Last Updated: December 21, 2017, 3:51 pm

Student-led band Pangea reaching for big breakthrough


A local band led by past and present Dixie State University students is passionate about seeking bigger and better places to perform and record.

Students and community members of all ages flocked to Centennial Park Friday night to listen to the energetic, indie-inspired music that is Pangea. As it turns out, five highly experienced musicians with an impressive ensemble of various instruments are the perfect ingredients for a rockin’ show.

Isaac Gish, Jeff Ostler, Kyle Lyman, Tyson Christensen and Thom Valadez started playing together in their early middle school years. They all grew up in St. George, and they have collectively meshed their different music tastes into something they can all agree upon. 

“We started playing together a long time ago in middle school,” said bass player Ostler, a sophomore accounting major. “We had lots of good songs, and we started meeting musicians so we could reach our full potential.” 

Pangea’s eclectic and original sound comes from the combination of its members’ individual musical tastes.

“Each one of us has a number of different music influences,” said guitar player Lyman, a recent DSU graduate.

Pangea’s members describe their music as indie-alternative, taking influence from bands they admire, including The Killers and Coldplay. 

“It makes it really interesting because we all have different musical likes, and it really shows in our music,” said drummer Christensen, an undecided junior.

Guitarist Valadez, a sophomore communication major, uses more interesting terminology to describe the band’s genre.

“Neo-contemporary-jazzy-tronic-retro-rock, I’d say… Just kidding!” Valadez said. 

Singer and keyboard player Gish, a senior music major, said the band is always evolving.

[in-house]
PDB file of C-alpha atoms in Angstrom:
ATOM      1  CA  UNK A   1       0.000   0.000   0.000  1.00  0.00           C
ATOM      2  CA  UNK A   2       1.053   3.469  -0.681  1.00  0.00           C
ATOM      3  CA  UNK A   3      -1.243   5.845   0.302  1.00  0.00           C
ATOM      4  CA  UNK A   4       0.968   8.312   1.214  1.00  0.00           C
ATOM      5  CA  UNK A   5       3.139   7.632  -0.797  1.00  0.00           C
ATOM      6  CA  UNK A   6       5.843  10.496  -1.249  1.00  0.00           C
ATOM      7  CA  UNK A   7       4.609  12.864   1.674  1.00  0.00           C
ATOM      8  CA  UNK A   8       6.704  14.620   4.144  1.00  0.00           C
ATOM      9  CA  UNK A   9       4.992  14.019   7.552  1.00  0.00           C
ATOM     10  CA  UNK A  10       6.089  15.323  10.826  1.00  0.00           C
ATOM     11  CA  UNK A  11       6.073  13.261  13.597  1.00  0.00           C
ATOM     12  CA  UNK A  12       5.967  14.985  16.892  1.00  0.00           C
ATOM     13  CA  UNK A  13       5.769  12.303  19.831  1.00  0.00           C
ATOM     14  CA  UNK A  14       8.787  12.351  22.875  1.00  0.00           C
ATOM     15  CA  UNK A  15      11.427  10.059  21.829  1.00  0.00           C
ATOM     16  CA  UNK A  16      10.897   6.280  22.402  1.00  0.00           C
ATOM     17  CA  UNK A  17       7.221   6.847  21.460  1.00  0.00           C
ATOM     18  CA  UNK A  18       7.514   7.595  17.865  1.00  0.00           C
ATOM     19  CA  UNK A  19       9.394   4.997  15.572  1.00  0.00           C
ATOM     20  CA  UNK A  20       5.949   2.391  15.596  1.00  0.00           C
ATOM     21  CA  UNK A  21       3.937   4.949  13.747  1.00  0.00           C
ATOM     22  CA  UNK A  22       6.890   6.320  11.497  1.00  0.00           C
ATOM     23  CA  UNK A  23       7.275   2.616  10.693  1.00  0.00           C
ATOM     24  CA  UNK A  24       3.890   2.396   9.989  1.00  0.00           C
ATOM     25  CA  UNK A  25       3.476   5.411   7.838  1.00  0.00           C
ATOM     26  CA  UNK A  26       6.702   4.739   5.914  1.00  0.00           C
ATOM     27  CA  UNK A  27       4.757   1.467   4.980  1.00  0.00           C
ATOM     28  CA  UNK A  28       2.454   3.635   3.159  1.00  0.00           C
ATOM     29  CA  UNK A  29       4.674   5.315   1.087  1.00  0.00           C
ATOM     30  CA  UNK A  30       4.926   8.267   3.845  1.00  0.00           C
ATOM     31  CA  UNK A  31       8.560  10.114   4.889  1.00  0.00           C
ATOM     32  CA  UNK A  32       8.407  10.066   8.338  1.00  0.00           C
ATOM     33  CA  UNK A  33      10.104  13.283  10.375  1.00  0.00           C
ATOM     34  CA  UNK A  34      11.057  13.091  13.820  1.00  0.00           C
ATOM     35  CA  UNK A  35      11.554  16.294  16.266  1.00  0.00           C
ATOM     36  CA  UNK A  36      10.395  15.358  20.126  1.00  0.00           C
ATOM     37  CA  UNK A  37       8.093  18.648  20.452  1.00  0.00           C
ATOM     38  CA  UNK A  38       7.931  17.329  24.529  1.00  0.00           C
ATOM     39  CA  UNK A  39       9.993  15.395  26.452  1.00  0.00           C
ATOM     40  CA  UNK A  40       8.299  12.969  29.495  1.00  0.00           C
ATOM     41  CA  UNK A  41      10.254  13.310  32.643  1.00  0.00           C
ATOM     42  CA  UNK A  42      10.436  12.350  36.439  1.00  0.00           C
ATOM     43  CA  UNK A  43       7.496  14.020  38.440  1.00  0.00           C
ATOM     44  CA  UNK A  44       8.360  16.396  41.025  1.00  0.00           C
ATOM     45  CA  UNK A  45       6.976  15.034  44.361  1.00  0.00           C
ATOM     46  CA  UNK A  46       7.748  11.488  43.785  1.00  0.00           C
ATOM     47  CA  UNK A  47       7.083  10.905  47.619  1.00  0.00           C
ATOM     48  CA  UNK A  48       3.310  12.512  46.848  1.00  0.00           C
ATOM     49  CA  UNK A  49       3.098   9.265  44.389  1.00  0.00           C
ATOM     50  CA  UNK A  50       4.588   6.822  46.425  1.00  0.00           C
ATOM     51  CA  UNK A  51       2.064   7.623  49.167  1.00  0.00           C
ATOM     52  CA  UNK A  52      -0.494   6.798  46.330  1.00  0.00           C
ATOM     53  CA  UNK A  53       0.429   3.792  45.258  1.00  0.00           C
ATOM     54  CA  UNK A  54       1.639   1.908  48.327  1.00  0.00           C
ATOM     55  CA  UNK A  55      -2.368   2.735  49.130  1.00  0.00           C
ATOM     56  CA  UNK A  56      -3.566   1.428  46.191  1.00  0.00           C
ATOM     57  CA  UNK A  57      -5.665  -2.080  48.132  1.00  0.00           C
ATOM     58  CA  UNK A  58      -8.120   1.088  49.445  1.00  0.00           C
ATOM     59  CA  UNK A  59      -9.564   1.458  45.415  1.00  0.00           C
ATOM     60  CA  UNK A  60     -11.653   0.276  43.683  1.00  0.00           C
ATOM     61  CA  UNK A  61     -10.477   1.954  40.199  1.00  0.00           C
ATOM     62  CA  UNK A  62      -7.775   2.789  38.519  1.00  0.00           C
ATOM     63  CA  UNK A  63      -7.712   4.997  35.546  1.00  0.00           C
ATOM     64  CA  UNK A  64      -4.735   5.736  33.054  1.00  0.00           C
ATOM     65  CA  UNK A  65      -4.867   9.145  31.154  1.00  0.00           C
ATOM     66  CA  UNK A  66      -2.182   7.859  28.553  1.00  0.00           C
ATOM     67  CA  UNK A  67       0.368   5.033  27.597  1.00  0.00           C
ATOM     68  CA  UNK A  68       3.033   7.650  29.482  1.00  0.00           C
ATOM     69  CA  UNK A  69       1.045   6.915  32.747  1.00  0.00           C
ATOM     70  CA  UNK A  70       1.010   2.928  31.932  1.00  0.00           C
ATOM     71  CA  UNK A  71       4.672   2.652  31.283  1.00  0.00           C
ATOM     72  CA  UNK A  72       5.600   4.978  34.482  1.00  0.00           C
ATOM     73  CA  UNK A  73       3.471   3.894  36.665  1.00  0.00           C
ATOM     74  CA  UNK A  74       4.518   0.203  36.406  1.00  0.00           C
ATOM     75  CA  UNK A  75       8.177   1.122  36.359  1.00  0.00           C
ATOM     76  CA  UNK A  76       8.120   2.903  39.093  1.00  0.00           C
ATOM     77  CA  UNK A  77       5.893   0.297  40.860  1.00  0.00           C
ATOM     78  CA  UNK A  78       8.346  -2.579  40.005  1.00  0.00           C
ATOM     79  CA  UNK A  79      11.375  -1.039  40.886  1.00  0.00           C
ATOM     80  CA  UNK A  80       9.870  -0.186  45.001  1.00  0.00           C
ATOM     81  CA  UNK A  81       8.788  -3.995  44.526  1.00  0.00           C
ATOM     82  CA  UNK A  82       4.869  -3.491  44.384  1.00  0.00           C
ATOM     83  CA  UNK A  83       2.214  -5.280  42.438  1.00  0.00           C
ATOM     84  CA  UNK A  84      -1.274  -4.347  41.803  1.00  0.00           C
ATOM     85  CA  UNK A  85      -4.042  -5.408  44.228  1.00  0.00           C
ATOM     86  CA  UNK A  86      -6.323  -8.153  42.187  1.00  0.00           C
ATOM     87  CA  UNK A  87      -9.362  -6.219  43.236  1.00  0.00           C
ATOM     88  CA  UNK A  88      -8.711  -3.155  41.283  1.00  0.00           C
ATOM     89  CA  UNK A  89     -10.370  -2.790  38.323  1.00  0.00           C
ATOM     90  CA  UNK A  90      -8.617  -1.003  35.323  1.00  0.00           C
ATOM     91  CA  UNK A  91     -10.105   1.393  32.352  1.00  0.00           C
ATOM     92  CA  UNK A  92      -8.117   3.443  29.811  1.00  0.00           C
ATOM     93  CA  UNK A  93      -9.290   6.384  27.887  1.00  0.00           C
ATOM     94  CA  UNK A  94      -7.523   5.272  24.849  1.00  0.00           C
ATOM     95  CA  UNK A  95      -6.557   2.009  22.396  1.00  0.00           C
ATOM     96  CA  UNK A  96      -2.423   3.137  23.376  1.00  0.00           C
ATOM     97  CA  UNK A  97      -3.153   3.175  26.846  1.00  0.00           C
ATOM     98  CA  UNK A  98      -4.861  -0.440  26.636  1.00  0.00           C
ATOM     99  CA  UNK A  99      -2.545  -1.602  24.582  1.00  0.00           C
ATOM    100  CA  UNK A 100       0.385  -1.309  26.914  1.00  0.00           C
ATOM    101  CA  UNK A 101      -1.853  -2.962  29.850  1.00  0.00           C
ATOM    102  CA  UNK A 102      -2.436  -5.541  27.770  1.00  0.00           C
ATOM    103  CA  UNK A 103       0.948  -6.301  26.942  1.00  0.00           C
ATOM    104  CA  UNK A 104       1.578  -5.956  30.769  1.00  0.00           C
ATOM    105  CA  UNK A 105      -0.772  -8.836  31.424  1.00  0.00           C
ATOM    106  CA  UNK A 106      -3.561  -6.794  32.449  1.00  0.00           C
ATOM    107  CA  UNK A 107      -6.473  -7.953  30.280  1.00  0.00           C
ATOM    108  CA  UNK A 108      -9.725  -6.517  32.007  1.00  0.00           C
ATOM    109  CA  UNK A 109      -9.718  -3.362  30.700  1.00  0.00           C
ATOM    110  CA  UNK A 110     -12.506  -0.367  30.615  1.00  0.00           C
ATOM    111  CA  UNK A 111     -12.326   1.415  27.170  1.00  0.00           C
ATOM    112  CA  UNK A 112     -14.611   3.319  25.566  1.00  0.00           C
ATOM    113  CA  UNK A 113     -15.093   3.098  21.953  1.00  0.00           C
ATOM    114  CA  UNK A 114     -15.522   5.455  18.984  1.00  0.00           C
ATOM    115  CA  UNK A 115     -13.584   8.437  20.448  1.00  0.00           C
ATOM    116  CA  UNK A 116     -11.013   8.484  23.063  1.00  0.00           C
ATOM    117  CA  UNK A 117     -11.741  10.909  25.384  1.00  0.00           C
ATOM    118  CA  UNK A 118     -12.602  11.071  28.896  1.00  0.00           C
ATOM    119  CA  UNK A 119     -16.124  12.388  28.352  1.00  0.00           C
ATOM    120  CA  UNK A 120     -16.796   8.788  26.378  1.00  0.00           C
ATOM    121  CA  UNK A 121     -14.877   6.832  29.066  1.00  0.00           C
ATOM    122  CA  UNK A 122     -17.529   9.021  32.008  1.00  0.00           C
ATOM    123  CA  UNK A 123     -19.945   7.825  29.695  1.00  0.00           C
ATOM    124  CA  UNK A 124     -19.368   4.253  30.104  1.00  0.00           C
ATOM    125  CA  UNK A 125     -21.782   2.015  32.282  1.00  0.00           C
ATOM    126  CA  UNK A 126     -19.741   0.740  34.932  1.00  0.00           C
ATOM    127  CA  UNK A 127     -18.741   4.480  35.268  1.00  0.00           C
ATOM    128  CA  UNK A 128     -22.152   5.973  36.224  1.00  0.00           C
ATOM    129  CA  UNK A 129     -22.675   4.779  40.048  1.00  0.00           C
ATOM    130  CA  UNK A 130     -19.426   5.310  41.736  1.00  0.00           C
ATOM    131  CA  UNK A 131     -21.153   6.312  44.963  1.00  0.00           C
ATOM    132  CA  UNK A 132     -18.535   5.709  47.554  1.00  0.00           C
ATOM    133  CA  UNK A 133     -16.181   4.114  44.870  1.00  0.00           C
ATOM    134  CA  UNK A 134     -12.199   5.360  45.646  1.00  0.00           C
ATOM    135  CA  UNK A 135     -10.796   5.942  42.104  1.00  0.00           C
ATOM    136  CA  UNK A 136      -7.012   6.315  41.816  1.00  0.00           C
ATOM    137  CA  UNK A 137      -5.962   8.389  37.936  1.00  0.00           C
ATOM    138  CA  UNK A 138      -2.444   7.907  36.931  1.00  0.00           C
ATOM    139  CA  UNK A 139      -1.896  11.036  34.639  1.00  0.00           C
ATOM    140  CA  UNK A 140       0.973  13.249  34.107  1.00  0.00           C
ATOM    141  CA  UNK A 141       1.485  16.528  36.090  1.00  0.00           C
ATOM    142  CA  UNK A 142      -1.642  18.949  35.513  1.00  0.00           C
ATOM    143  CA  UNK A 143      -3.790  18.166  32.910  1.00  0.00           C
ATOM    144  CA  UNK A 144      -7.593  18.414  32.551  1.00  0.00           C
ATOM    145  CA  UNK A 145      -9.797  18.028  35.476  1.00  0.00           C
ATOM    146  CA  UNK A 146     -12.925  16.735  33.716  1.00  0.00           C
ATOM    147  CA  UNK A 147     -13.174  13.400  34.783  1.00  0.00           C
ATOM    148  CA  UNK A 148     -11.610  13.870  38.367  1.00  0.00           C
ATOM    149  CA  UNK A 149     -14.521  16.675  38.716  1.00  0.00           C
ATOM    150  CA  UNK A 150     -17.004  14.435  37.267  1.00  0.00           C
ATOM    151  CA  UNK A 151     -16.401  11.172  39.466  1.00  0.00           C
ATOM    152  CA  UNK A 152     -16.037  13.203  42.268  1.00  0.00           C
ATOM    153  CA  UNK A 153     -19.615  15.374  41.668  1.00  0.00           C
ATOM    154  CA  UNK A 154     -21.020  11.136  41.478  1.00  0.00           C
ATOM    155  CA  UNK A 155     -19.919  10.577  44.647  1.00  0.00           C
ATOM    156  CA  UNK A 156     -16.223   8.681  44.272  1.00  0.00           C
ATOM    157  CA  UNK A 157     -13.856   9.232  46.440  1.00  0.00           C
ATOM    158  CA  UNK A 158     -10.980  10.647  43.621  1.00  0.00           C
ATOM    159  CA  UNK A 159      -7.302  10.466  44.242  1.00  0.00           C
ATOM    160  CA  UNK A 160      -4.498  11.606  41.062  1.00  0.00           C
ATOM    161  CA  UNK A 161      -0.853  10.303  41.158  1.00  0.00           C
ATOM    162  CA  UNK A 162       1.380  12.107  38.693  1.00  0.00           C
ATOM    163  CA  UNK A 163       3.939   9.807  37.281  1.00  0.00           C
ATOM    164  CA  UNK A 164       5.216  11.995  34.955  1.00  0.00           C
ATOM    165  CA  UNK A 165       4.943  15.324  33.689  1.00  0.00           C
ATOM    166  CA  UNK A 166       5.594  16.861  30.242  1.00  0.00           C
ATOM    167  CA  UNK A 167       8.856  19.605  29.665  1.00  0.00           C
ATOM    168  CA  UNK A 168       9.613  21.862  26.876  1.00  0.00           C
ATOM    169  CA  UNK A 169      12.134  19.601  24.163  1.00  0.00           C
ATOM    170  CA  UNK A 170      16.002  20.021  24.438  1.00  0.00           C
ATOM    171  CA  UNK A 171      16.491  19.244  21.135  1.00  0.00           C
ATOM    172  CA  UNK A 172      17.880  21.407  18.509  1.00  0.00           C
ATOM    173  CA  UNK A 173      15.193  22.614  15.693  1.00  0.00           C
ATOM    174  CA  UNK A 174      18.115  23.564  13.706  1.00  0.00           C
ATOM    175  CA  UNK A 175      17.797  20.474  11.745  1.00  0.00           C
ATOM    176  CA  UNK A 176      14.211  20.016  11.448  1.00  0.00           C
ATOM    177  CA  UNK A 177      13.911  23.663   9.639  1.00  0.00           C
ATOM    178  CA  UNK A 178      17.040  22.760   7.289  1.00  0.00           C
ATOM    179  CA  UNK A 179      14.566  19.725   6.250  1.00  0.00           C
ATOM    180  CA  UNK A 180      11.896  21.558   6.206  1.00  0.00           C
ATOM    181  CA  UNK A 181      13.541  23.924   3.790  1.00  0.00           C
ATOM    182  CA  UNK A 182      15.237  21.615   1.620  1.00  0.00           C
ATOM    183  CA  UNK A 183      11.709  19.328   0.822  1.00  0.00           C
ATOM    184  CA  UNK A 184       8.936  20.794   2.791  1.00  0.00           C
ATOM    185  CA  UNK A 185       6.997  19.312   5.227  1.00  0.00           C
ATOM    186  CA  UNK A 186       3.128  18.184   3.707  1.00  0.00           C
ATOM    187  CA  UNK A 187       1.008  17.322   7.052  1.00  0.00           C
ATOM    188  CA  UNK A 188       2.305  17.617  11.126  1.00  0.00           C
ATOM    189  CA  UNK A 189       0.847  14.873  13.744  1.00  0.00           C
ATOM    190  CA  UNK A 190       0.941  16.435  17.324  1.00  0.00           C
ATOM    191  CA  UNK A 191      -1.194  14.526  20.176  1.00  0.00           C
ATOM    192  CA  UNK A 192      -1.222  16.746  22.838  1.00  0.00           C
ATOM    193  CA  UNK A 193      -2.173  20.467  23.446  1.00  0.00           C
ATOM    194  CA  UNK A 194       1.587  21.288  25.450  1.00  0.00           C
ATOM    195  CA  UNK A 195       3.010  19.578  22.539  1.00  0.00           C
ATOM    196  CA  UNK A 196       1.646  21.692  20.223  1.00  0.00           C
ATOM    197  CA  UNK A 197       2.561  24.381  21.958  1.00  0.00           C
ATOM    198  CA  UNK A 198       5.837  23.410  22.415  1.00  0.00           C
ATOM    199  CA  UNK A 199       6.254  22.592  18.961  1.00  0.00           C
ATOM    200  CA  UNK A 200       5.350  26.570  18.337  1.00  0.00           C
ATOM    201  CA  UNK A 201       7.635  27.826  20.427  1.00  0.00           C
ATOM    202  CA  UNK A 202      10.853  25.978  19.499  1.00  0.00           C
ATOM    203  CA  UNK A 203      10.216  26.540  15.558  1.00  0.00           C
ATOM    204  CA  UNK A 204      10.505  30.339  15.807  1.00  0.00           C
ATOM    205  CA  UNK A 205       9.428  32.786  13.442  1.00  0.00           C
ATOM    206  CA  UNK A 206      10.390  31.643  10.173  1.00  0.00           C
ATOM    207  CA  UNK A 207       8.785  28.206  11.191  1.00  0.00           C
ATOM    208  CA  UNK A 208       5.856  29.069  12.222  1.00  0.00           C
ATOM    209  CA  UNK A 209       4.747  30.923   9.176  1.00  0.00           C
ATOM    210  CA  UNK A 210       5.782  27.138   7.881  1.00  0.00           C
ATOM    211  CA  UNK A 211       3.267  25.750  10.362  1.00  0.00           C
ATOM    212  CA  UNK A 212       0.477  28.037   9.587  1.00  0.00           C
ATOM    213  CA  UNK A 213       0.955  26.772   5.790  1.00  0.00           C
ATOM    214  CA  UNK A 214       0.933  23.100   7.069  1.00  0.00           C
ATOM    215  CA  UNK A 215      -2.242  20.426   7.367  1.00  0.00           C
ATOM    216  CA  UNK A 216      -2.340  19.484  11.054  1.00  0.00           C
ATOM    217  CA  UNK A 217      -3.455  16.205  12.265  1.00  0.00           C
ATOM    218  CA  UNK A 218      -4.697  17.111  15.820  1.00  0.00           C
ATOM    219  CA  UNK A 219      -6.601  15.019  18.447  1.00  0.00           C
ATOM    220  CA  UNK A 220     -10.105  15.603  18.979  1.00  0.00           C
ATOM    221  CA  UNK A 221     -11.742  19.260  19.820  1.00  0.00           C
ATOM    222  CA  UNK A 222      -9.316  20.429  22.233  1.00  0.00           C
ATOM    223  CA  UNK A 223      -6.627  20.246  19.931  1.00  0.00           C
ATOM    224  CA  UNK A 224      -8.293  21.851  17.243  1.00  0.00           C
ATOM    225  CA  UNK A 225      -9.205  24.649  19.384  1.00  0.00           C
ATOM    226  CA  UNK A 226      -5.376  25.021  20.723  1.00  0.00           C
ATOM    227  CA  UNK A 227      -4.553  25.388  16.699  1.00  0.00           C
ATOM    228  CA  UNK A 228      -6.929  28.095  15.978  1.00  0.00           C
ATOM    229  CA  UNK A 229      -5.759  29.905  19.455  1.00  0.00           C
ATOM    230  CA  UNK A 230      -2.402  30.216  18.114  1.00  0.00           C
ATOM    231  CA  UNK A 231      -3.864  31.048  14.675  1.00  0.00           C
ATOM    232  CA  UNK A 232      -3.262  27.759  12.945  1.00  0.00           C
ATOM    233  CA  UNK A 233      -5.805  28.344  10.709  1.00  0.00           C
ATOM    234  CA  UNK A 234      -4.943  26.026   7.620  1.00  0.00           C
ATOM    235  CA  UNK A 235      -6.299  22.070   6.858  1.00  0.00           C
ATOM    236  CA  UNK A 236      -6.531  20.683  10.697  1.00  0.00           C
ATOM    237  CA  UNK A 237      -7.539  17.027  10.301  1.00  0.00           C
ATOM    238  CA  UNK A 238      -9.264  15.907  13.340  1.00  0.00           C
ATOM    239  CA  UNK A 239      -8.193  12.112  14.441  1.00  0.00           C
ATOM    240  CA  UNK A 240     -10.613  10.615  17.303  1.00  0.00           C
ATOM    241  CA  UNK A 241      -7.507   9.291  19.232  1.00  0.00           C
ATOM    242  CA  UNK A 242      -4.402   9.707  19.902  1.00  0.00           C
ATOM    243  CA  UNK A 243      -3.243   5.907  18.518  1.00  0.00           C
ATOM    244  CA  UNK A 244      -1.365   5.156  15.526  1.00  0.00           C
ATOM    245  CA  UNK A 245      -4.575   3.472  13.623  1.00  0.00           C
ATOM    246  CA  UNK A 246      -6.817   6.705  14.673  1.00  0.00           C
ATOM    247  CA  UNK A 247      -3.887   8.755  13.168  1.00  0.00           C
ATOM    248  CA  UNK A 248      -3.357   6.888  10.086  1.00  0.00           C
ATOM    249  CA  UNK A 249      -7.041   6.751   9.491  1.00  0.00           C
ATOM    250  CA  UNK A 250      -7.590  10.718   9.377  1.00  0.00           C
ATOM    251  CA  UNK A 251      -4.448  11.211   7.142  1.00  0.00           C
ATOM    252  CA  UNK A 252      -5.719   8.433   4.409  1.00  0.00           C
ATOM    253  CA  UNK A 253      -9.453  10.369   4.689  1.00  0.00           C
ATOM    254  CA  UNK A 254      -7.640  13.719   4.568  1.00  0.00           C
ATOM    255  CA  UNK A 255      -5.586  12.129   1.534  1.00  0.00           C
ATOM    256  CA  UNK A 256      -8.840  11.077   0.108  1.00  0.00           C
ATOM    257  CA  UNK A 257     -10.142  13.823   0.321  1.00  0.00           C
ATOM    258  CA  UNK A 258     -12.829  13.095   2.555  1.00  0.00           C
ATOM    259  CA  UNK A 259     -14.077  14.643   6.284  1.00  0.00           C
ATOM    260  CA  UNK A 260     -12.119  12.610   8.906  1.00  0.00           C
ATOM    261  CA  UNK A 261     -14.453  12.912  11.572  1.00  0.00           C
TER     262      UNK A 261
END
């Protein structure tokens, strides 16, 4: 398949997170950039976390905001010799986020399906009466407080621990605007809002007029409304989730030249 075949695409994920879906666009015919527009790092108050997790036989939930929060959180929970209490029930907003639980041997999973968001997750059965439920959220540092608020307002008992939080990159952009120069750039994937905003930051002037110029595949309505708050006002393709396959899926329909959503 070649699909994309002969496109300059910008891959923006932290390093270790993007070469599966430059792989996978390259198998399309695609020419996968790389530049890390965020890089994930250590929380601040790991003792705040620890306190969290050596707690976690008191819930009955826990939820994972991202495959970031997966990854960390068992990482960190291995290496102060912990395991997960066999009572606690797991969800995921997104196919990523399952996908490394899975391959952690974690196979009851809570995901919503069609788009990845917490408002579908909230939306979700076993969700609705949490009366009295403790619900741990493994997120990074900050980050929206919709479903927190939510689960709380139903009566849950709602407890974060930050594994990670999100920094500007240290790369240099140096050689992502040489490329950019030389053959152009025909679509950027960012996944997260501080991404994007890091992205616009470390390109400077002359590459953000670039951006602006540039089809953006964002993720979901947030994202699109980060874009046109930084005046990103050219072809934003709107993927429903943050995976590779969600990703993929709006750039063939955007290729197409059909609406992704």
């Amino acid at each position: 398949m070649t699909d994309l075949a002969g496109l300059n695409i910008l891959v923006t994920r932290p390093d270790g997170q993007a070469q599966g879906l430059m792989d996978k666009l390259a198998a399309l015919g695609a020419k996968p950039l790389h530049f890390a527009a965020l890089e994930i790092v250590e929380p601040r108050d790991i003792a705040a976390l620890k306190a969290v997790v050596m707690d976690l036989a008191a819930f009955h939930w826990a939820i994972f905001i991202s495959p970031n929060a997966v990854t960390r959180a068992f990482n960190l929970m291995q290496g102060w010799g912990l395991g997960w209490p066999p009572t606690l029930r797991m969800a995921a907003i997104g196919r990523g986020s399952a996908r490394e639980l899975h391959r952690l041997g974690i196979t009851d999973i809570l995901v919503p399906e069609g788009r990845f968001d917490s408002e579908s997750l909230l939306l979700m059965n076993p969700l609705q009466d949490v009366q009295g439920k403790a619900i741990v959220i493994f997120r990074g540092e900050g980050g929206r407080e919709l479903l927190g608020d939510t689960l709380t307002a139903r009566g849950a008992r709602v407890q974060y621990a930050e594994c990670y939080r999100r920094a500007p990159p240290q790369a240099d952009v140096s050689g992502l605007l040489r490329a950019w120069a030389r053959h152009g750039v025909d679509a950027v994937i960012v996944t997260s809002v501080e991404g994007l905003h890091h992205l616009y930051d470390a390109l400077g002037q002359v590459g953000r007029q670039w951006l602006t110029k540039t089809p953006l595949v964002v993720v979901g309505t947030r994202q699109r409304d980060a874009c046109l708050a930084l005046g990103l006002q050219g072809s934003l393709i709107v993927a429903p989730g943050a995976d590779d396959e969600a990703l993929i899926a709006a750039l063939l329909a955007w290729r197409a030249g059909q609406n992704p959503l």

“We don’t do covers, but we are definitely inspired by other songs,” Gish said. “There isn’t just one composer in our band; we all write our own parts and they go through the ‘Pangea filter.’ It turns out pretty cool.”

They constantly modify their music according to what they feel their fans respond best to, Gish said.

“We’re always open to change,” Lyman said. “You may not hear the same exact version of a song when you come out (and listen to us).”

They have recorded locally in the past, and now they are searching for their big breakthrough. The band has used Kickstarter as a resource to raise money for their next recording project. They reached their goal of $7,500 on Monday.

Pangea’s next recording project will be in October at Battle Born Studios, located in Las Vegas. They have the talent and connections. Now all they need is the funding. The recordings are estimated to be finished at the end of the year.

“We want to capture our sound and at least live our dreams a little bit,” Christensen said.

Gish said their ultimate goal is to make a living with their music and take it as far as they can.

“We’d like to all quit our jobs and just play all the time,” Lyman said.

Pangea performs locally and supports the music scene in St. George, but the members dream of bigger things.

“There are only a couple of venues (in St. George) that we can play at,” Christensen said. “This is a stepping stone.”

“And we’re stepping all over it!” Valadez said.

The band has performed on campus once before and had some other offers to return. They want to utilize the university but have run into some challenges. They attempted to put up fliers promoting their Centennial Park concert, but the university prevented them from doing so because of another activity taking place that same night.

“It’s hard to get a good show going on at the college when there are small events that are best suited by smaller groups,” Christensen said.

The members love playing on campus, but they are looking forward to branching out, Lyman said.

“You can’t really get a lot of emotion out of playing by yourself or in a small band,” Christensen said. “So when you have a big band with a big sound, there is a lot of good that comes out of it.”

Their band directly reflects who they are as individuals.

“As a band, we work really good together,” Ostler said. “That’s my favorite thing about us. We really want to be a band, so we are.”

Pangea’s next performance is at Jazzy Java Sept. 27. Check them out on Facebook to keep updated on future performances.